The current policy of the 1910 Height Act has been in place with only small modifications for over 100 years. Its influence on the development of the city both within the monumental core and beyond has shaped Washington's skyline. In order to determine if the city could be provided some relief related to building heights within the original boundaries of the L'Enfant Plan and a loosening of federal oversight outside of the monumental core while protecting federal interests, a revisiting of policy was deemed warranted by Congress at this time.
One specific issue the District of Columbia government identified that is impacting development within the downtown core is the law prohibiting the use of the penthouse level (i.e. roof) for needs other than mechanical (i.e. HVAC equipment) structures. For example, the height of a building as calculated by the Height Act does not include roof top structures used for mechanical needs within the total allowable height. However, if structures on the roof top (such as a pool house associated with a roof top pool) are constructed for human occupation, it is then calculated as part of the overall height of the building under the law. As a result, architects and designers currently would have to lower their building designs by an entire floor to allow for some human occupied space on the roof, if the building is to reach the maximum allowable height. By allowing usable, human occupying space at the penthouse level, the District of Columbia is arguing that there would be no real impact on the overall height limit and it would not change the "human scale" of the current landscape within the city. The current allowable height within the downtown area of the city prohibits "people's enjoyment of some of the city's greatest spaces and most striking views".
The second problem identified focuses on the area of the District of Columbia outside of the original Federal City laid out by L'Enfant. This area is typically north of Florida Avenue, NW (originally known as Boundary Avenue) and east of the Anacostia River. The passage of the 1973 District of Columbia Self-Government and Governmental Reorganization Act (Home Rule Act) allowed for many local government functions to be controlled at the local level for the first time. However, within the Home Rule Act, Congress specifically stated that the DC Council does not have the authority to "enact any act, resolution or rule which permits the building of any structure within the District of Columbia in excess of the height limitations contained in Section 5 of the Height Act."  The District of Columbia can argue that its local zoning regulations are as stringent, if not more stringent, in managing building heights throughout the District. The local government has been a strong steward of the evolving architectural landscape of the city through zoning and preservation laws since gaining control through the Home Rule Act.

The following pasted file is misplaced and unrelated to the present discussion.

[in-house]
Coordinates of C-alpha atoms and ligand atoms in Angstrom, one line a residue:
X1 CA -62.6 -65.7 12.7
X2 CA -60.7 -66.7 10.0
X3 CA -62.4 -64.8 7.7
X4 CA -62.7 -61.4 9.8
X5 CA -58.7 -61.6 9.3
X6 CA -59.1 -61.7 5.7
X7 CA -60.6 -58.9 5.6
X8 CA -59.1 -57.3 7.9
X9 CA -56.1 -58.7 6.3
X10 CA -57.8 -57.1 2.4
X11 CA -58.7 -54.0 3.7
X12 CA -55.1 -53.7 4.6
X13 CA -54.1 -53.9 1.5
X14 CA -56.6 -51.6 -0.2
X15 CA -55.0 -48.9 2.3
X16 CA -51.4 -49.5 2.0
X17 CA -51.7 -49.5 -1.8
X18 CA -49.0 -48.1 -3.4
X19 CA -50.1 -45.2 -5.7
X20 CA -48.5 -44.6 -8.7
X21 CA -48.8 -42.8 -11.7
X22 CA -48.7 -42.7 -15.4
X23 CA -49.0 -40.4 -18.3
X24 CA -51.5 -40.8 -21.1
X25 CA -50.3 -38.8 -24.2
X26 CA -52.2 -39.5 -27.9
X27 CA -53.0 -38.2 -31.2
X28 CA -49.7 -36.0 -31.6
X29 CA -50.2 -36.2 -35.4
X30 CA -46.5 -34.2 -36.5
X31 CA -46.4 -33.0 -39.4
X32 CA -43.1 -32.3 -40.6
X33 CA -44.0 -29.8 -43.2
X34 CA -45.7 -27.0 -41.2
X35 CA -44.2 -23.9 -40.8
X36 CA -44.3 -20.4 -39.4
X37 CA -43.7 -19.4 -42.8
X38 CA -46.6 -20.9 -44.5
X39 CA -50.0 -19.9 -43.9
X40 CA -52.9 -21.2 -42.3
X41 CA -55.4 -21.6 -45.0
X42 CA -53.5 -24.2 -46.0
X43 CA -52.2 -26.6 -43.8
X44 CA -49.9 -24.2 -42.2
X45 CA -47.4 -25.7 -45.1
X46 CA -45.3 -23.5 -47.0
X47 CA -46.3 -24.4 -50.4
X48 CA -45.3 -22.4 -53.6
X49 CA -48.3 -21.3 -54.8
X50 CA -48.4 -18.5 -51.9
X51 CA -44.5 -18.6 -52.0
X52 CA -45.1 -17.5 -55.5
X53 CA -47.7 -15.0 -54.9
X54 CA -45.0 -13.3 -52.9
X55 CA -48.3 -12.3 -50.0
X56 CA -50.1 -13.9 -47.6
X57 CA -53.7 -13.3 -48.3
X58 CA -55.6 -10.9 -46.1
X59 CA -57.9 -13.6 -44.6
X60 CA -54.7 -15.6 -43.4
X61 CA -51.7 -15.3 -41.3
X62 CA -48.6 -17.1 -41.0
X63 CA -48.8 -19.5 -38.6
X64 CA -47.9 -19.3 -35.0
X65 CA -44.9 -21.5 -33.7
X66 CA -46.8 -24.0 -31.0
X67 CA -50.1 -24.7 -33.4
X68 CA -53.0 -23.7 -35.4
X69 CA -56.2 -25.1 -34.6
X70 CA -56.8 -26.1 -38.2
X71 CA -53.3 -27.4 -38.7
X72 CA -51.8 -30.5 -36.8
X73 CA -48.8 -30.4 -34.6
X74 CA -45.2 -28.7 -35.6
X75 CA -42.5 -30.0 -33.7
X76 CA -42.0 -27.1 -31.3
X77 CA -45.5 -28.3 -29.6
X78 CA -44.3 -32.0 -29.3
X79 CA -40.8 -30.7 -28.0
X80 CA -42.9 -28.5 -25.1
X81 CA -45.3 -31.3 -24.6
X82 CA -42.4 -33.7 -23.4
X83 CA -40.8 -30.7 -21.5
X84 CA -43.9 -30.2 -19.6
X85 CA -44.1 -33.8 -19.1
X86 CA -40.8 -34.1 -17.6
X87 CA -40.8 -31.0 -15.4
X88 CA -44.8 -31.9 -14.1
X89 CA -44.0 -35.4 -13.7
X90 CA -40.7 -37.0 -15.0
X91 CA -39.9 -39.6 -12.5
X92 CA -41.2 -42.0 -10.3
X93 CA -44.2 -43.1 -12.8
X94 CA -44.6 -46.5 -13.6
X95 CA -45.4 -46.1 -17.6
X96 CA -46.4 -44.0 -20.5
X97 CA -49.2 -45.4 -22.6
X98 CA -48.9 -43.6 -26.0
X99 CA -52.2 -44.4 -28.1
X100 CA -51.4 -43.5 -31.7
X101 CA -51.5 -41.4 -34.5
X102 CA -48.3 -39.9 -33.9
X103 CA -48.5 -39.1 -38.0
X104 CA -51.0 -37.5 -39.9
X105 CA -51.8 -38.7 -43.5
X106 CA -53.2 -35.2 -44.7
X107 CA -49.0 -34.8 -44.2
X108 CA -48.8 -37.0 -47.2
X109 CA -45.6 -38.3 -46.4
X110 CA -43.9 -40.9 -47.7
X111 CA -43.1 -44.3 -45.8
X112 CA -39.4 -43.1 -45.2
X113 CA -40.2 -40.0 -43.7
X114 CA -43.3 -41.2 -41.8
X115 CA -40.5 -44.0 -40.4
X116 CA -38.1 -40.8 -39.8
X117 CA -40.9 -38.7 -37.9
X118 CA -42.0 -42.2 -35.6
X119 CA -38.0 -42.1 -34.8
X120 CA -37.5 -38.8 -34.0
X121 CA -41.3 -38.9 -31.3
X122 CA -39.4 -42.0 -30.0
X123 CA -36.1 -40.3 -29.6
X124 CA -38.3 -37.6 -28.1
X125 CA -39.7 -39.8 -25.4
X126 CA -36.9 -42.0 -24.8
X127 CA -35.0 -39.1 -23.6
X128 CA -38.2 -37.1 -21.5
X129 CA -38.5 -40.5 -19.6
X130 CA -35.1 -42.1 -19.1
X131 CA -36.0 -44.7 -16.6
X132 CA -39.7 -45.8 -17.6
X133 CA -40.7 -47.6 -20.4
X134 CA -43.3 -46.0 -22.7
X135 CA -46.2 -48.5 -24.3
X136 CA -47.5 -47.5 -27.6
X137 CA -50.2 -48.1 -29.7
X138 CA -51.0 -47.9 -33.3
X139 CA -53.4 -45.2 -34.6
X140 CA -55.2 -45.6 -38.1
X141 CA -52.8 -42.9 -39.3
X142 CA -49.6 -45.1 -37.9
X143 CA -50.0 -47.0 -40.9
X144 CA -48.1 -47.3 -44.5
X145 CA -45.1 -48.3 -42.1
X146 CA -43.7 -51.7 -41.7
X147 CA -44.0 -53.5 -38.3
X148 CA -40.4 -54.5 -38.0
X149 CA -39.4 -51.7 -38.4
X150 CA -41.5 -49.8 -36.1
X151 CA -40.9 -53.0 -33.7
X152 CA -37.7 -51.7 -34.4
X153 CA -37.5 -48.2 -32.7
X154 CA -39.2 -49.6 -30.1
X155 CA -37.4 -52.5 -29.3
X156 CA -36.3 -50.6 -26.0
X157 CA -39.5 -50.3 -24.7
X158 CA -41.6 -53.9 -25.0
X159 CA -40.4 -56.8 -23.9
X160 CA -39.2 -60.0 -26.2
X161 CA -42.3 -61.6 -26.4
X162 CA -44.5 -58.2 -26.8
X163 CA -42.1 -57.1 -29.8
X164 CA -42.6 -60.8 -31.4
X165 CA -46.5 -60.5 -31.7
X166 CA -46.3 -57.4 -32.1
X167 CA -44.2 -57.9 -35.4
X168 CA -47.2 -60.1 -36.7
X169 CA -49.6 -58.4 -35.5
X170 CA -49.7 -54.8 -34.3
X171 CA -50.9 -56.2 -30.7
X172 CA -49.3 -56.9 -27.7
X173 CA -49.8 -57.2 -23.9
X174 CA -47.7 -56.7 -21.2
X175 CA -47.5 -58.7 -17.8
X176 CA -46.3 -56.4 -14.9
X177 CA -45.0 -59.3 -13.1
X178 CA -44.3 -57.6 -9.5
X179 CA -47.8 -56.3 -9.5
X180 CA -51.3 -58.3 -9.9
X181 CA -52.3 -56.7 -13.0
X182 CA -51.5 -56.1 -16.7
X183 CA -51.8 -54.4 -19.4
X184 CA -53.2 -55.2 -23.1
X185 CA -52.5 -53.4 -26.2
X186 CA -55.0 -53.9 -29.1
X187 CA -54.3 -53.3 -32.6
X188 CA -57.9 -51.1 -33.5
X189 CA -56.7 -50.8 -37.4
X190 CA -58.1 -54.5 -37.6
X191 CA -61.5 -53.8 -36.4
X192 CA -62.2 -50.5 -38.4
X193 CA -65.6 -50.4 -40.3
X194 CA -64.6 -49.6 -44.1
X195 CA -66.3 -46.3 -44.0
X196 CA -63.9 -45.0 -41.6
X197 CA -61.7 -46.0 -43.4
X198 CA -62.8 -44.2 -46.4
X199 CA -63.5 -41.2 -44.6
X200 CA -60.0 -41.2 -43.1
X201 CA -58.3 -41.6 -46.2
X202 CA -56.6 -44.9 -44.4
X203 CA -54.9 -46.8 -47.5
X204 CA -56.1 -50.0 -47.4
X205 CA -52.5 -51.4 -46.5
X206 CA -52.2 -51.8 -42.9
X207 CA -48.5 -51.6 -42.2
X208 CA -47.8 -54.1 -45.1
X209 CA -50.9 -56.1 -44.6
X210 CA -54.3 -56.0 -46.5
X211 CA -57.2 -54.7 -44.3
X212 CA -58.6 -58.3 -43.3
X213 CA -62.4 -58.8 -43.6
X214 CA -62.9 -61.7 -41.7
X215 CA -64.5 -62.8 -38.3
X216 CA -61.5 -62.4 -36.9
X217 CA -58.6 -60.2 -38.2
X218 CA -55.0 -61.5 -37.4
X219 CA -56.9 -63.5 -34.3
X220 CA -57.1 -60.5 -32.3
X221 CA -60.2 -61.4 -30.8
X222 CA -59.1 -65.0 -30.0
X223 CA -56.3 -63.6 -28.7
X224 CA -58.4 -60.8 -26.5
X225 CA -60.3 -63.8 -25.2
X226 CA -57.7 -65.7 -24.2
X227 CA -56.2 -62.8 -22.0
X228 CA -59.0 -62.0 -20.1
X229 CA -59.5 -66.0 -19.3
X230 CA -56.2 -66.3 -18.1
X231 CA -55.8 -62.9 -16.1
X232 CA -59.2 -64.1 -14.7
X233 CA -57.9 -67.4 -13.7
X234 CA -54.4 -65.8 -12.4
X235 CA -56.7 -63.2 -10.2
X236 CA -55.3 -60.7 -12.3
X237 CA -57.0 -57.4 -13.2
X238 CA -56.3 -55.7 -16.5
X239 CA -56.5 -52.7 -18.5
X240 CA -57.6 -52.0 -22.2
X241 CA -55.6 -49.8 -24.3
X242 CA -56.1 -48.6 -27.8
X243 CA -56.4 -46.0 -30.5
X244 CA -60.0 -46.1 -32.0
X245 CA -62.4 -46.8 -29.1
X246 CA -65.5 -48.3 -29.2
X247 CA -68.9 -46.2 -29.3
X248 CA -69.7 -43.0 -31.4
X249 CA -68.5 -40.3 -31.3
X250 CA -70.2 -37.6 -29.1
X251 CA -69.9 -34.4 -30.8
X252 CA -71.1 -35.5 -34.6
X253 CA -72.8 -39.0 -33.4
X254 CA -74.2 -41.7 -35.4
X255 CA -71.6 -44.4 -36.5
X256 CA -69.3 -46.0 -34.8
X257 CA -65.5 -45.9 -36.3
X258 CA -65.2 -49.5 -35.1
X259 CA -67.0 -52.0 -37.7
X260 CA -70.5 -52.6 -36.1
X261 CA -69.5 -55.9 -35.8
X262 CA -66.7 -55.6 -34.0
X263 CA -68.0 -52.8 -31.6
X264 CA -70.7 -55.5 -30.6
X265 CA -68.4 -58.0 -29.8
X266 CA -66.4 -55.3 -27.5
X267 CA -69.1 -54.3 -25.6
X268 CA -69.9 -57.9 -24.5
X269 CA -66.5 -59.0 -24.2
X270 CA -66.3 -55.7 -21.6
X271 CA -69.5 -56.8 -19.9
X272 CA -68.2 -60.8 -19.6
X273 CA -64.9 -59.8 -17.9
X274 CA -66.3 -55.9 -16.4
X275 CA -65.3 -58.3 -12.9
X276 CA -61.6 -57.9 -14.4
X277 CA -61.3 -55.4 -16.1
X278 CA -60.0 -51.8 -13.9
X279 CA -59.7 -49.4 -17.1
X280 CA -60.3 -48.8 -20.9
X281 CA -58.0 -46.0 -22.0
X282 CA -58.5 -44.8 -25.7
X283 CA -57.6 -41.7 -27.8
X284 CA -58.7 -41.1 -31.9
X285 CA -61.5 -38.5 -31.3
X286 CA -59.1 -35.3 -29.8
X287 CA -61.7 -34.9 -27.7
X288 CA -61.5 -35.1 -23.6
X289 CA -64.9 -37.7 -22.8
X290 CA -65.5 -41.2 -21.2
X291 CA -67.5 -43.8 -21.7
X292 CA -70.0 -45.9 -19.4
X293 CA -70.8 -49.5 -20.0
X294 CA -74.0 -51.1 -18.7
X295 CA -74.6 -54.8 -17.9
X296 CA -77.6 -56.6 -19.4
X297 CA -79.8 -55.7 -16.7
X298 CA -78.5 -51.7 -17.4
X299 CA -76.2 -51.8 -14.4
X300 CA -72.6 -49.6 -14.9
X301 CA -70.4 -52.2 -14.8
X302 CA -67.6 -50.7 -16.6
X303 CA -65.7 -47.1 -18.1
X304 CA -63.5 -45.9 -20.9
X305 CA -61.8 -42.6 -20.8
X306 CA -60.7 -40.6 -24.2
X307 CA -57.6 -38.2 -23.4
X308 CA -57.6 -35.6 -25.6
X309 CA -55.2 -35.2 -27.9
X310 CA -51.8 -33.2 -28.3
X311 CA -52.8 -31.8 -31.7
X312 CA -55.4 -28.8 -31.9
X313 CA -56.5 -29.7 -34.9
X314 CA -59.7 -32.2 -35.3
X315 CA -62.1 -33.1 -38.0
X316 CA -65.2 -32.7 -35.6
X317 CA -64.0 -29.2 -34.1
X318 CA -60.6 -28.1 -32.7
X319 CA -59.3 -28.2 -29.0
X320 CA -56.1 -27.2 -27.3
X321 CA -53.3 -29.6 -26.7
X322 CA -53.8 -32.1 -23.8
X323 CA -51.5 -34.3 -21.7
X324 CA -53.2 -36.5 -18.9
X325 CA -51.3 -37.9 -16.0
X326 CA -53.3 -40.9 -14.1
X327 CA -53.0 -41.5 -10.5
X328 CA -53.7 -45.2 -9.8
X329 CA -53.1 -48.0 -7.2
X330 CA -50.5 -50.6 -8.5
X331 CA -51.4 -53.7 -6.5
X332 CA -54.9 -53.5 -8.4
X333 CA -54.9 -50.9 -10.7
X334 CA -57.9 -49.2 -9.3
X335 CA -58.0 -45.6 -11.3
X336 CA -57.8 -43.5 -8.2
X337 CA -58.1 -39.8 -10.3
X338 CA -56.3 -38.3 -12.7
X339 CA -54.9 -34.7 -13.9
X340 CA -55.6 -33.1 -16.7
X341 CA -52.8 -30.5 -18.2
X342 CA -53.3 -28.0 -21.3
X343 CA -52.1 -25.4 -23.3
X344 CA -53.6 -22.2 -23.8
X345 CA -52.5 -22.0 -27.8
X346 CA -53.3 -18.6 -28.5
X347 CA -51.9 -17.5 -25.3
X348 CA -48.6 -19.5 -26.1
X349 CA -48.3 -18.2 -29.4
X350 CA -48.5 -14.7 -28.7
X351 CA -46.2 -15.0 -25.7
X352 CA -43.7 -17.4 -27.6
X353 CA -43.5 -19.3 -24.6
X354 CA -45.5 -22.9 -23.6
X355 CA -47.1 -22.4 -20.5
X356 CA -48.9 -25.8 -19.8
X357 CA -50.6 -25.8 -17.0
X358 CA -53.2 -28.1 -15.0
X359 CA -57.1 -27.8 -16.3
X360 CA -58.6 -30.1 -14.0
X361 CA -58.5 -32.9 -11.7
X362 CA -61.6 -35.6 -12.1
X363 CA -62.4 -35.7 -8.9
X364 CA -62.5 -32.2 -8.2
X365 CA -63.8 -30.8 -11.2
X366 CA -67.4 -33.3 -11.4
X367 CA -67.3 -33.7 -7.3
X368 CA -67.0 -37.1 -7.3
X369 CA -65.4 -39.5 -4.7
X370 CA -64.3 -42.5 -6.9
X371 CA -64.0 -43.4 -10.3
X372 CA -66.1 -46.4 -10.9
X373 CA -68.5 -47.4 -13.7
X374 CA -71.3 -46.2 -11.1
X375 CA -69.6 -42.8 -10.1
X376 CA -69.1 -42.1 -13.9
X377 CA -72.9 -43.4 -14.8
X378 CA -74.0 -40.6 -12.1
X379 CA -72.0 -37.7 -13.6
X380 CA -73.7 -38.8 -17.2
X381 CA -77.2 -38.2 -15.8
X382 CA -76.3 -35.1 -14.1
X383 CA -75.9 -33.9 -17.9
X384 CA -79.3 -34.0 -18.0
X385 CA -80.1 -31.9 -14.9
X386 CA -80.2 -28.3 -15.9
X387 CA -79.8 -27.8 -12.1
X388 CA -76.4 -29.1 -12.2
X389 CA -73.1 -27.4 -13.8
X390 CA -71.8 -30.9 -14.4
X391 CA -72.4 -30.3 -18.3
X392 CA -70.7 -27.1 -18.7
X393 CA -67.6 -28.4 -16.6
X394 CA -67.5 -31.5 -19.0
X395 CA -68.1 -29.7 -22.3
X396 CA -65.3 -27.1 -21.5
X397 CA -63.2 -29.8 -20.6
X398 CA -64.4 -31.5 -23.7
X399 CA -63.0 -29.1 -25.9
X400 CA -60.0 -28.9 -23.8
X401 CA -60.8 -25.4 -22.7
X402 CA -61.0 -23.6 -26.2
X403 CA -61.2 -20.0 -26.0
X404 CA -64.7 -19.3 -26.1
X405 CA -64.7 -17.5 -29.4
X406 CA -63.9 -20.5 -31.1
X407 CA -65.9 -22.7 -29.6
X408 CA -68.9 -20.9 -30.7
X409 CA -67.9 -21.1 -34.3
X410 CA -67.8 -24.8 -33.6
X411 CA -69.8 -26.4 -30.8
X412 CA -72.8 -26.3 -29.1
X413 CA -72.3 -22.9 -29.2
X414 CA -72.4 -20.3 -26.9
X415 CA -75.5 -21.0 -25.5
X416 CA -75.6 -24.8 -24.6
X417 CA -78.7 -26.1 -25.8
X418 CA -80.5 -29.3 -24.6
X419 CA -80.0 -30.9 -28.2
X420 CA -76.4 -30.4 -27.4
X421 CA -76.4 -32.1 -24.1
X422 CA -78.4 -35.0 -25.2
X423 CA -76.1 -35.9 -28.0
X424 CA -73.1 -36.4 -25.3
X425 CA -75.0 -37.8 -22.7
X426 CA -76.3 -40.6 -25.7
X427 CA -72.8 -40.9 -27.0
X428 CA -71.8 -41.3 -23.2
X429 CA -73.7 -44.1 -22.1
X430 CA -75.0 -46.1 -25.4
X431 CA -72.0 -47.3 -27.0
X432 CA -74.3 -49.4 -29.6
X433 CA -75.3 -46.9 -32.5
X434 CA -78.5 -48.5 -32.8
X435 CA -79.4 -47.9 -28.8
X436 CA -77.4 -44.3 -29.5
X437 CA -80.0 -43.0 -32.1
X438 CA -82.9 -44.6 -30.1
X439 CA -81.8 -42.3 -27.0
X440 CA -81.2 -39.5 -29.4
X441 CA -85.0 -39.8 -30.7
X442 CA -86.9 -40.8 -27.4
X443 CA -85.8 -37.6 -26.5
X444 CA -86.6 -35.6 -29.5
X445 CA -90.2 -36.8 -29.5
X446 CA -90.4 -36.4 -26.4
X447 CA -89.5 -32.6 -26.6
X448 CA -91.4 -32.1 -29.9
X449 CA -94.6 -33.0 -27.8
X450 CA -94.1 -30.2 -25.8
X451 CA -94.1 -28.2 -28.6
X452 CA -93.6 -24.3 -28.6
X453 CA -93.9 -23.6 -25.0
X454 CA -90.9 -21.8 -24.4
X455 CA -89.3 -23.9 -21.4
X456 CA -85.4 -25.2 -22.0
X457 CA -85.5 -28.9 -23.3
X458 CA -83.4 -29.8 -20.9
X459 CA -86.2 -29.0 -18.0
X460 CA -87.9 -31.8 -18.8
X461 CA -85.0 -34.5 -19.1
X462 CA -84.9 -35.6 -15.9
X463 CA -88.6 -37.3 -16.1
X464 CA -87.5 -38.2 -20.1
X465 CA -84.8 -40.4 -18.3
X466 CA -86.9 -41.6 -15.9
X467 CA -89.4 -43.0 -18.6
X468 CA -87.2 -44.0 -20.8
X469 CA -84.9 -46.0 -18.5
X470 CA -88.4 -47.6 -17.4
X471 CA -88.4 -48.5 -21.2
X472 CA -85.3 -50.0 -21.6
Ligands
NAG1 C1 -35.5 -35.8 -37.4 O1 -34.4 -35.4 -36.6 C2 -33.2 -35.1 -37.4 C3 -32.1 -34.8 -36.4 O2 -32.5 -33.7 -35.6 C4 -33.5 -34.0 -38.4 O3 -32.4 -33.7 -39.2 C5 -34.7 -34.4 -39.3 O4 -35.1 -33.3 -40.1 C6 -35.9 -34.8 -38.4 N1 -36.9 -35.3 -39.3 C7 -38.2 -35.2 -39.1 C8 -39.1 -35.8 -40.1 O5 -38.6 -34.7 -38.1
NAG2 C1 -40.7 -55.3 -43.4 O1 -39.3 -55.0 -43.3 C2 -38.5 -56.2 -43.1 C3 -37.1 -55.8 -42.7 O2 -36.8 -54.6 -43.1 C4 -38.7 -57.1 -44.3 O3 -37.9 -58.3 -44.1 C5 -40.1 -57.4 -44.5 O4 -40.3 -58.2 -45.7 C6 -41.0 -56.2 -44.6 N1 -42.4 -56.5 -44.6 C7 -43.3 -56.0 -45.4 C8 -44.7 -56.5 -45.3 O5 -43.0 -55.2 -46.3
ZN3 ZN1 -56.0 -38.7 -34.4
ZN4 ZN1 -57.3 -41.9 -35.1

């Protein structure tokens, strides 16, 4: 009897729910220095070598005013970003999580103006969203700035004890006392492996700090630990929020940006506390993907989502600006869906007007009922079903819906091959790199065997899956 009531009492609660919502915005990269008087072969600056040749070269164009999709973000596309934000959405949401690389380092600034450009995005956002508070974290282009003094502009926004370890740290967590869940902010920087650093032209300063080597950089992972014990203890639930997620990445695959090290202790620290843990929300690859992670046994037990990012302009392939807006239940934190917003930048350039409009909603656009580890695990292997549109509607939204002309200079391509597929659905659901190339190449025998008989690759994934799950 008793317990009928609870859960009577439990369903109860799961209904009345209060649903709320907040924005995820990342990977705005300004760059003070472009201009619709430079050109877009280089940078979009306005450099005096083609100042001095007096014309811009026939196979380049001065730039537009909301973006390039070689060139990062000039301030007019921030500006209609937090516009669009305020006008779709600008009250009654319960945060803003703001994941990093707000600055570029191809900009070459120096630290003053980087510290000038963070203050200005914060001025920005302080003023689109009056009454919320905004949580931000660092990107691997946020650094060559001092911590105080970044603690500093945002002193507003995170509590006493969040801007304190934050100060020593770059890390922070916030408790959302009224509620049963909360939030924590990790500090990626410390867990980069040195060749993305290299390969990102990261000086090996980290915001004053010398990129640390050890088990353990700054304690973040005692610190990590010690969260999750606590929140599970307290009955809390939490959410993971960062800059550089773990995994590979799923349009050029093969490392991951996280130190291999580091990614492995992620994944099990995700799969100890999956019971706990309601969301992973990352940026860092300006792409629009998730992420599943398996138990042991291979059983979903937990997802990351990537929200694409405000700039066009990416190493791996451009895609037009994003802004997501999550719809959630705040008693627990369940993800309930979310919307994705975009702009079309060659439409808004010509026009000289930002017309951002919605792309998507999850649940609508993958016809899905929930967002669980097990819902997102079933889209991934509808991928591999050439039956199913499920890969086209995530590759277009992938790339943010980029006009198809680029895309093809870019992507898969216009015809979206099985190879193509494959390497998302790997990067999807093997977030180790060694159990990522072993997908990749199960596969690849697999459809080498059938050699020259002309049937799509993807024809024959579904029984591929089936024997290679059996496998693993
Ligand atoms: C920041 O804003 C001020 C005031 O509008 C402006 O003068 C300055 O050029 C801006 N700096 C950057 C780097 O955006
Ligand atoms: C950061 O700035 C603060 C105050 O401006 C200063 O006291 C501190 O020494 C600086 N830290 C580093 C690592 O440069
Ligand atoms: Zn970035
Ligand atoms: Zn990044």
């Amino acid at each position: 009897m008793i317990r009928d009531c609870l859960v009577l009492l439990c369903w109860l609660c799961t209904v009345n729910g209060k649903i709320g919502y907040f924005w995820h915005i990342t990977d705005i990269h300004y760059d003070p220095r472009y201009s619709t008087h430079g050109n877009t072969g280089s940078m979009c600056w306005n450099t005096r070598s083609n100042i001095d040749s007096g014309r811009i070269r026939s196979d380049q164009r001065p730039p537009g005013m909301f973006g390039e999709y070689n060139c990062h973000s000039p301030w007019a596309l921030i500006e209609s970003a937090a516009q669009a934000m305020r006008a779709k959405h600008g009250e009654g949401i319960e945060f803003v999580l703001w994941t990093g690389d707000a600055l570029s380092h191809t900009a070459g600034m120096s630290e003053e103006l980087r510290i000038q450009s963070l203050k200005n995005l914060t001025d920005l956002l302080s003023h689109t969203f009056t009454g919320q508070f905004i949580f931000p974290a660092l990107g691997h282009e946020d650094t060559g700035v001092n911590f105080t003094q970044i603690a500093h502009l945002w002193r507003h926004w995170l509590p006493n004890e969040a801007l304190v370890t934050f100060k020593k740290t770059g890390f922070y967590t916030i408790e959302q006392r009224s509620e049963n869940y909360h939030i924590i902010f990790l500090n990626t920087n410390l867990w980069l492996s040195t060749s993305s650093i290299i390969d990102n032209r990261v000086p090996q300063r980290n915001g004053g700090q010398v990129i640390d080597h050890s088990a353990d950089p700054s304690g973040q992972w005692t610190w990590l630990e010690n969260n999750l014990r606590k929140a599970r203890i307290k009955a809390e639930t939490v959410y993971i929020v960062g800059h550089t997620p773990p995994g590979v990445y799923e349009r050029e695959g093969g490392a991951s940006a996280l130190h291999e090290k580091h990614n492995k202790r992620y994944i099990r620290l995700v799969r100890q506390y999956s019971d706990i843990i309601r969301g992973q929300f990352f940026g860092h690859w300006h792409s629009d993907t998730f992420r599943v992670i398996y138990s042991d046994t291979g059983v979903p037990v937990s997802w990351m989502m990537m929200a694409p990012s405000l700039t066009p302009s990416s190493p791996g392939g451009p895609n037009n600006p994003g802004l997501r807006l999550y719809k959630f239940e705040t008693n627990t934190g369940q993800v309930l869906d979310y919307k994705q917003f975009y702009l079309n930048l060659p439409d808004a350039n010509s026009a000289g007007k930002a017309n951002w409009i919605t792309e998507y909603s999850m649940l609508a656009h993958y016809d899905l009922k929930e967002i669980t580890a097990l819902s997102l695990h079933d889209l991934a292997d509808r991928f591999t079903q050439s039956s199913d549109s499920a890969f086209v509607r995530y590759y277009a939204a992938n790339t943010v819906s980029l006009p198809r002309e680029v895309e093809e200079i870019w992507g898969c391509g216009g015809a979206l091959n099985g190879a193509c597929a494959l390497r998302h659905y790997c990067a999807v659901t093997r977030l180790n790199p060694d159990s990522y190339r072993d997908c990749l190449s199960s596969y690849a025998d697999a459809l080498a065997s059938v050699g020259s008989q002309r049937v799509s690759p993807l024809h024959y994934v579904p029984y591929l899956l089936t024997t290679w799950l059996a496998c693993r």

On November 19, 2013, the National Capital Planning Commission released their final recommendations regarding the Height Master Plan for Washington, DC. The plan, which looked at the question of possible changes to the Height of Buildings Act of 1910, also reviewed "who or what entity should manage building heights....[and] gave voice to questions related to Home Rule as well as the role of the U.S. Congress...". The Commission has put forth four recommendations for Congress' consideration that would include both keeping the status quo in one instance, but proposing policy changes in the other. The first recommendation focuses on the area of the District of Columbia within the original L'Enfant city. "Due to the concentration of federal interests within the L'Enfant City and to protect the integrity of the form and character of the nation's capital, the federal Height Act should remain in place and no changes should be made to the formula or approach for calculating allowable building height."  The second recommendation focuses on the area outside of the L'Enfant City and provides the District of Columbia government a mechanism in which to identify targeted areas in the city where they could proposed building heights to exceed the maximum currently allowed by the 1910 Height Act. "These may be authorized through the existing Comprehensive Plan process, pending Congressional approval. Should such targeted exceptions be authorized through the Comprehensive Plan, the Height Act would remain in place for all other areas both inside and outside of the L'Enfant City."  The third recommendation focuses on the important vistas that currently exist within the city. "The city's most significant viewsheds, to include without limitations, those to and from the U.S. Capitol and White House, should be further evaluated and federal and local protections established, which include policies in the Federal and District Elements of the Comprehensive Plan."  Finally, the last recommendation is in response to a specific request that the District of Columbia government put forth before Congress during the hearing in 2012. The National Capital Planning Commission agrees and recommends amending "the Height Act to allow for human occupancy in existing and future penthouses, with restrictions."